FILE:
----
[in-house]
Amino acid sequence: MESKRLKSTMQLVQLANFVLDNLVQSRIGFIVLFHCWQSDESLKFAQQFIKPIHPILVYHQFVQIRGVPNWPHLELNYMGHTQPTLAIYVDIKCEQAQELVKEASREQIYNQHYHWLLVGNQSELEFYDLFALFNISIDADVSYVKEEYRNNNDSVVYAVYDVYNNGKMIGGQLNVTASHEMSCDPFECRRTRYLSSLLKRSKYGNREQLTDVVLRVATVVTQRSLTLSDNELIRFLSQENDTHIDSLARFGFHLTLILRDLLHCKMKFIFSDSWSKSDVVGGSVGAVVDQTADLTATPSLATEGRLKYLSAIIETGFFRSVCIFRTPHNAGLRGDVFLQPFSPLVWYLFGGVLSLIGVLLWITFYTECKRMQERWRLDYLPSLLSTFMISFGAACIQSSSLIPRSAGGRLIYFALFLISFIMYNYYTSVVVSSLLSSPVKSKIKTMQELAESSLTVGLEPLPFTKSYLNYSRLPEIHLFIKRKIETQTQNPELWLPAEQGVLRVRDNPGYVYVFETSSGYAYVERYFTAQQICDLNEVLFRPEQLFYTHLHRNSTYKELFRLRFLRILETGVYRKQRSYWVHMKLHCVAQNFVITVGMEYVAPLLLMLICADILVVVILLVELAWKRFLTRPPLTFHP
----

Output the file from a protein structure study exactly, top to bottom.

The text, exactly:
[in-house]
Amino acid sequence: MESKRLKSTMQLVQLANFVLDNLVQSRIGFIVLFHCWQSDESLKFAQQFIKPIHPILVYHQFVQIRGVPNWPHLELNYMGHTQPTLAIYVDIKCEQAQELVKEASREQIYNQHYHWLLVGNQSELEFYDLFALFNISIDADVSYVKEEYRNNNDSVVYAVYDVYNNGKMIGGQLNVTASHEMSCDPFECRRTRYLSSLLKRSKYGNREQLTDVVLRVATVVTQRSLTLSDNELIRFLSQENDTHIDSLARFGFHLTLILRDLLHCKMKFIFSDSWSKSDVVGGSVGAVVDQTADLTATPSLATEGRLKYLSAIIETGFFRSVCIFRTPHNAGLRGDVFLQPFSPLVWYLFGGVLSLIGVLLWITFYTECKRMQERWRLDYLPSLLSTFMISFGAACIQSSSLIPRSAGGRLIYFALFLISFIMYNYYTSVVVSSLLSSPVKSKIKTMQELAESSLTVGLEPLPFTKSYLNYSRLPEIHLFIKRKIETQTQNPELWLPAEQGVLRVRDNPGYVYVFETSSGYAYVERYFTAQQICDLNEVLFRPEQLFYTHLHRNSTYKELFRLRFLRILETGVYRKQRSYWVHMKLHCVAQNFVITVGMEYVAPLLLMLICADILVVVILLVELAWKRFLTRPPLTFHP